We are all ayatollahs now – spiked anoxic

It is striking how casually, and perhaps thoughtlessly, western thinkers and activists now mimic ayatollah khomeini. He raged against rushdie because, in his view, he had insulted ‘islam, the prophet of islam, and the koran’. Now, the west’s own cultural elite rages against criticism of islam. Through the nonsense idea of islamophobia, they demonise and even seek to destroy – in the career sense, not the life-and-death sense – anybody who insults islam or its ideas and practices.

Witness the fury that descended upon boris johnson after he merely mocked islamic dress. Anoxic brain damage after cardiac arrest or the outrage that greeted then UKIP leader paul nuttall’s description of the slaughter at manchester arena last year as an act of ‘islamist’ violence. Or the way in which students will seek to no platform secularists who, in their view, are too critical of islam.

Indeed, a remarkable thing happened just a few years after the ayatollah’s fatwa: britain, the very home of rushdie, institutionalised ayatollah-style intolerance of criticism of islam. Hypoxic brain injury mri findings in 1997, the runnymede trust defined ‘islamophobia’ as any criticism of islam that treats it as ‘inferior to the west’ or as ‘unresponsive to change’. Also, if you ‘reject out of hand’ the ‘criticisms of the west made by islam’, then you are islamophobic.

It is important to bear in mind that this definition of islamophobia has been embraced by the actual metropolitan police. The met has a long and detailed definition of islamophobia that includes any view of islam as ‘static’, ‘separate’, ‘other’, ‘irrational’, ‘sexist’ or ‘aggressive’, or as a ‘political ideology’. According to the police – the police – anyone who holds these entirely legitimate, secularist, critical views of islam is guilty of an act of hatred, of phobia, of blasphemy in essence.

Consider how extraordinary this is: the very police force which, for a while at least, was responsible for protecting rushdie from the ayatollah’s murderous belief that it is unacceptable for people to insult islam now believes it is unacceptable for people to insult islam. The once rushdie-protecting police force now does more to protect the extremist outlook of those who sentenced rushdie to death – namely, the outlook that says criticism of islam is a sin, a phobia, a sickness, a crime.

One wonders what our increasingly PC, speech-punishing, anti-‘hatred’ police would do if the rushdie affair happened today. Arrest rather than protect rushdie? Charge rushdie with a hate crime? Have a word with him about how his novel broke numerous parts of their code against islamophobic thought and suggest he tone down these beliefs in his next work?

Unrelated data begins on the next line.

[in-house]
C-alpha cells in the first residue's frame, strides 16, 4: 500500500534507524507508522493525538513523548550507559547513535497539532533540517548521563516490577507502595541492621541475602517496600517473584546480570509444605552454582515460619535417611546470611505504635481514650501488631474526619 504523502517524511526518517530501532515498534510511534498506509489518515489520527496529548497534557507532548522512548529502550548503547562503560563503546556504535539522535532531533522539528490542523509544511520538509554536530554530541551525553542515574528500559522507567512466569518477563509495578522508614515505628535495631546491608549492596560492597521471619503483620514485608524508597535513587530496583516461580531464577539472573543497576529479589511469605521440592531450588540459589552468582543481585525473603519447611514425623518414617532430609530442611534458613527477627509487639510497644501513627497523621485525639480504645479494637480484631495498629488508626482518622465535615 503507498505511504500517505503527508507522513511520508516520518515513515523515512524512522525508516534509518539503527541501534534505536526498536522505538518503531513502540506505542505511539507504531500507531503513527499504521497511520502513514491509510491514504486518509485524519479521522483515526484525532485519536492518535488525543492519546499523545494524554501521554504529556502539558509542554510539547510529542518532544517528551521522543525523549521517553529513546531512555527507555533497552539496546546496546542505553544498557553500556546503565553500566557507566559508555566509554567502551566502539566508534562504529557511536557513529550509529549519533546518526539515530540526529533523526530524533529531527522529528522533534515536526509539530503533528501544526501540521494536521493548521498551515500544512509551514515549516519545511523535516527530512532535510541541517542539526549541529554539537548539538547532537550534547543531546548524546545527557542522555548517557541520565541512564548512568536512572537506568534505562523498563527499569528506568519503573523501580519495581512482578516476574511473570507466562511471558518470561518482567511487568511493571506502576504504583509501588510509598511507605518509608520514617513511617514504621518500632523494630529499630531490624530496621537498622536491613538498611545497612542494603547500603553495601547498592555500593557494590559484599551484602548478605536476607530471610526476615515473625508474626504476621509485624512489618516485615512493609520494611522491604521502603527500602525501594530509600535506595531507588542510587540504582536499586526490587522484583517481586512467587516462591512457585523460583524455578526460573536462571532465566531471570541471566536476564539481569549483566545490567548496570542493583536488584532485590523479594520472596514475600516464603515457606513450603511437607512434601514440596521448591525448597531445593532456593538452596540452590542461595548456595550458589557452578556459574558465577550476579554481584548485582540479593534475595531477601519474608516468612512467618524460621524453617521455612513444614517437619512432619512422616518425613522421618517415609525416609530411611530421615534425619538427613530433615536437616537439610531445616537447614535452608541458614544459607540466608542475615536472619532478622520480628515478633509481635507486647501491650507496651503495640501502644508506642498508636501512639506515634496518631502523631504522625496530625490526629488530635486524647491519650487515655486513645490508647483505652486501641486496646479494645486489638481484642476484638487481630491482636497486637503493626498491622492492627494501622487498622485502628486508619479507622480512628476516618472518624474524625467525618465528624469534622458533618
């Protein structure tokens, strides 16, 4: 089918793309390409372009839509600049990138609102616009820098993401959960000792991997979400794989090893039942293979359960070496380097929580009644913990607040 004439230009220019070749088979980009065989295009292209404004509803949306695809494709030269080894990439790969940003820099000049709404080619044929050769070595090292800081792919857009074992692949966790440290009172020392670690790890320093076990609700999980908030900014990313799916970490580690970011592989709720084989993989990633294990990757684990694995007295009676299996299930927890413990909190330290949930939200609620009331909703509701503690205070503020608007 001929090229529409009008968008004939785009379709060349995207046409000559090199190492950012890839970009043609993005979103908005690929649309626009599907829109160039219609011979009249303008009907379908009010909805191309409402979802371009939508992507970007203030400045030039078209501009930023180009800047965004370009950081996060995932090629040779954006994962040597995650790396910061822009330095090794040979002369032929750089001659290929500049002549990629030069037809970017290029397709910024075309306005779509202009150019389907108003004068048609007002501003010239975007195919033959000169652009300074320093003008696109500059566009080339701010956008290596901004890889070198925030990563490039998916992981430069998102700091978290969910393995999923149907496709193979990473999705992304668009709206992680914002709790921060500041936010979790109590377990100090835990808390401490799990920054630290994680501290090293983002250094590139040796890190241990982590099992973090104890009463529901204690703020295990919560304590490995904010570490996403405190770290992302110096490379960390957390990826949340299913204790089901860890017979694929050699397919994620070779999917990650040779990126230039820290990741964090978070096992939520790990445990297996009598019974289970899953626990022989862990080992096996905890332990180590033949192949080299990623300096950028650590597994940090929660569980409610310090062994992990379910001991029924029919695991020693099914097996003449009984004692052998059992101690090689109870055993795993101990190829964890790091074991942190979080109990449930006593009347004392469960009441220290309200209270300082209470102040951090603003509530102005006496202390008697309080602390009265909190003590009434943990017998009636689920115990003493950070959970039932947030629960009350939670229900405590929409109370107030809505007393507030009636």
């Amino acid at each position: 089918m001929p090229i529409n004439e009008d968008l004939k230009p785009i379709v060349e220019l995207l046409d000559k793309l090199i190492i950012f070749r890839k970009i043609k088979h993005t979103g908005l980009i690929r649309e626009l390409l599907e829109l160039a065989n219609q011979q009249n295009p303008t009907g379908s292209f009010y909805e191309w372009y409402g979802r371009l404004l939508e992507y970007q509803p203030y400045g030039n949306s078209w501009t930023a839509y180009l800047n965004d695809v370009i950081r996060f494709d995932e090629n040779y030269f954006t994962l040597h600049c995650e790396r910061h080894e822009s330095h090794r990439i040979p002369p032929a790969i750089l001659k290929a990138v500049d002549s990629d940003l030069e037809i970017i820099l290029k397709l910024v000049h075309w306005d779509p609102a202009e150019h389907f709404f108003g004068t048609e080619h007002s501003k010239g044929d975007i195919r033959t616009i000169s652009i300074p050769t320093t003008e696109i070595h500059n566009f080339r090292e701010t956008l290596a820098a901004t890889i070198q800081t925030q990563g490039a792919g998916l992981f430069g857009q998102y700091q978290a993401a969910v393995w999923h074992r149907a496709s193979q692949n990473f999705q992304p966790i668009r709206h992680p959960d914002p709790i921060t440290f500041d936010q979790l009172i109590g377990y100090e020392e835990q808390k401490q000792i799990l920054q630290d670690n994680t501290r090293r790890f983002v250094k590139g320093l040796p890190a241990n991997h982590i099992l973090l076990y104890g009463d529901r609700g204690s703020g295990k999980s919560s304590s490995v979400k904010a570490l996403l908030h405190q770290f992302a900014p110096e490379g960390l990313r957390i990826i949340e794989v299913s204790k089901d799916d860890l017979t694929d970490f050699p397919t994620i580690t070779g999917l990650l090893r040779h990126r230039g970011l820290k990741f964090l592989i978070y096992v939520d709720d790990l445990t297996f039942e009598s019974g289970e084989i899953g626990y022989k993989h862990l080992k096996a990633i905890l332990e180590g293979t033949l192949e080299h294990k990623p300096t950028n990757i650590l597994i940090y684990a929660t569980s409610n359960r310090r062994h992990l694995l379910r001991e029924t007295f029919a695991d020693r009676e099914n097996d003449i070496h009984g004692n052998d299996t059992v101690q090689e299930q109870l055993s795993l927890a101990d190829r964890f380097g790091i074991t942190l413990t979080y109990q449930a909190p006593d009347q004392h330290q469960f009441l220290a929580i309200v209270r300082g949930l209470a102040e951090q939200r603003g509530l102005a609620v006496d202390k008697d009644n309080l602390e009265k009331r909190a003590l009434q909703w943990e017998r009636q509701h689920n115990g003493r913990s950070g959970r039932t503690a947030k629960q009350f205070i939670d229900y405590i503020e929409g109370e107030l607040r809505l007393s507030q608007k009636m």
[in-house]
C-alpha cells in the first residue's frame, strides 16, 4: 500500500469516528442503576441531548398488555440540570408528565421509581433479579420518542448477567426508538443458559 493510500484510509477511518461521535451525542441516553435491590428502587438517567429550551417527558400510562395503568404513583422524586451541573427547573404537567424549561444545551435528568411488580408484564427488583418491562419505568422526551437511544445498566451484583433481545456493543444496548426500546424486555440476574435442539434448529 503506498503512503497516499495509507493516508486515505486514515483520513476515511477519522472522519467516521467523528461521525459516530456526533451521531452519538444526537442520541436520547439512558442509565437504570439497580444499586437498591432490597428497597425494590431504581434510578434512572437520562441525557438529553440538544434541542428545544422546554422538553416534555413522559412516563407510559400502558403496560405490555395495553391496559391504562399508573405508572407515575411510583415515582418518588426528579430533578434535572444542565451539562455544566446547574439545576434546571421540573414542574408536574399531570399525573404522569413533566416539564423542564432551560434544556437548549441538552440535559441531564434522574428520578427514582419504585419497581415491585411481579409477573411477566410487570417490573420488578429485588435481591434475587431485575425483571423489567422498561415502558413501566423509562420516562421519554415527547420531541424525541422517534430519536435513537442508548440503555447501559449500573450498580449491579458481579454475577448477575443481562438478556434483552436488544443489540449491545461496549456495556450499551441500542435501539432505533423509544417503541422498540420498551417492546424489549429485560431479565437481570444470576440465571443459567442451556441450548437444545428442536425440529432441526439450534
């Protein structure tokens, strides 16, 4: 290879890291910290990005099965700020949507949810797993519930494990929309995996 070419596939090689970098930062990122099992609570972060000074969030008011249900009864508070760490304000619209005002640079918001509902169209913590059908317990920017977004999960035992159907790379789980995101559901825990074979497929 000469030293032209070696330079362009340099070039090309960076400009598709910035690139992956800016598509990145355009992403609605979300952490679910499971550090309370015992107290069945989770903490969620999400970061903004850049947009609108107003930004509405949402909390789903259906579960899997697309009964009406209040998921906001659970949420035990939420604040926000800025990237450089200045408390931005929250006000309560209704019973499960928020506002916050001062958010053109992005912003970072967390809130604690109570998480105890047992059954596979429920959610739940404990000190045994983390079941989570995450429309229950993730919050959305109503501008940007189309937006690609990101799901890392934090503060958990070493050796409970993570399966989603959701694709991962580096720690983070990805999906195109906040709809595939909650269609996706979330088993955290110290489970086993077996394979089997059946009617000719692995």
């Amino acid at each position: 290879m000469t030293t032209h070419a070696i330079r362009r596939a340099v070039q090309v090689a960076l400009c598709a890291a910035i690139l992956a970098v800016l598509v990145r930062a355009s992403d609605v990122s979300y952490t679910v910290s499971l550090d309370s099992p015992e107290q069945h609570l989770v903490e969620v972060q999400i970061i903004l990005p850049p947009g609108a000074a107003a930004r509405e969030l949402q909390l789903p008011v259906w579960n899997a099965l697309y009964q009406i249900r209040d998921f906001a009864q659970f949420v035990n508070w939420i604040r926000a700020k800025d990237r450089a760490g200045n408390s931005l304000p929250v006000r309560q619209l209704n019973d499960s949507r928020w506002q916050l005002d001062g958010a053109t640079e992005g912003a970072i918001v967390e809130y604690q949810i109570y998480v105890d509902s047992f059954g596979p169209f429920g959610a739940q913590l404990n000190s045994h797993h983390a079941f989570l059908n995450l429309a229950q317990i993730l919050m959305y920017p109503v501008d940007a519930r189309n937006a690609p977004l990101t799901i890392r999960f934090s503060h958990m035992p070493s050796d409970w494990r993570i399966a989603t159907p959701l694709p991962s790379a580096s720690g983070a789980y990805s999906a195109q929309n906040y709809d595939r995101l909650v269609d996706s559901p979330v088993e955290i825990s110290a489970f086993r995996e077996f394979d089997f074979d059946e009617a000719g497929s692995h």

In 2008, random house decided against publishing sherry jones’ novel the jewel of medina, which tells the story of muhammad’s relationship with his 14-year-old wife aisha, after one academic reader said it ‘might be offensive to some in the muslim community’. Both the barbican and royal court theatre in london have in recent years self-censored plays that were critical of islam: they effectively issued fatwas against themselves. A UK students’ union refused to permit the sale of charlie hebdo lest it make muslims feel ‘unsafe’.

In may 2015, mere months after the islamist – yes, islamist – slaughter at the offices of charlie hebdo, 242 literary figures wrote to PEN america to protest against its plan to give a courage award to the french mag. We should not be ‘rewarding such expression’, they said. Anxiety test charlie hebdo’s ‘cartoons of the prophet’ only cause ‘humiliation and suffering’ to muslims, they continued. This is pure ayatollahism; it is the denunciation of a magazine for the same reason rushdie was denounced by khomeini – because it dared to insult islam. Anoxia at birth thirty years since the publication of the satanic verses, these so-called intellectuals, these supposed cultural guardians, do the ayatollah’s dirty work. They maintain his legacy. They issue the fatwas.

In a sense, we shouldn’t be surprised. Even back in 1988 and 1989, western intellectuals failed to stand shoulder-to-shoulder with rushdie, and with freedom of expression, against the ayatollah. No less a figure than former american president jimmy carter condemned rushdie for making ‘a direct insult to… millions of muslims’. Anxiety disorder icd 10 john le carré said writers should not be free to be ‘impertinent to great religions with impunity’. It is clear that the censorious PC belief that certain ways of life should never be criticised was already in the ascendant back when the satanic verses was published; now it has won out.

Ayatollahism is everywhere. Witness the rage, sometimes physical, against feminists who criticise the transgender ideology. Or the arrest of people for making offensive jokes. Or the fashion for no platforming anyone who holds non-mainstream views. Or the branding as ‘phobic’ anyone who criticises mass immigration, or same-sex marriage, or, of course, islam. No one is sentenced to death. But all of these attempts to ostracise the holders of certain views share in common with the ayatollah’s fatwa a pathetic intolerance of different thought.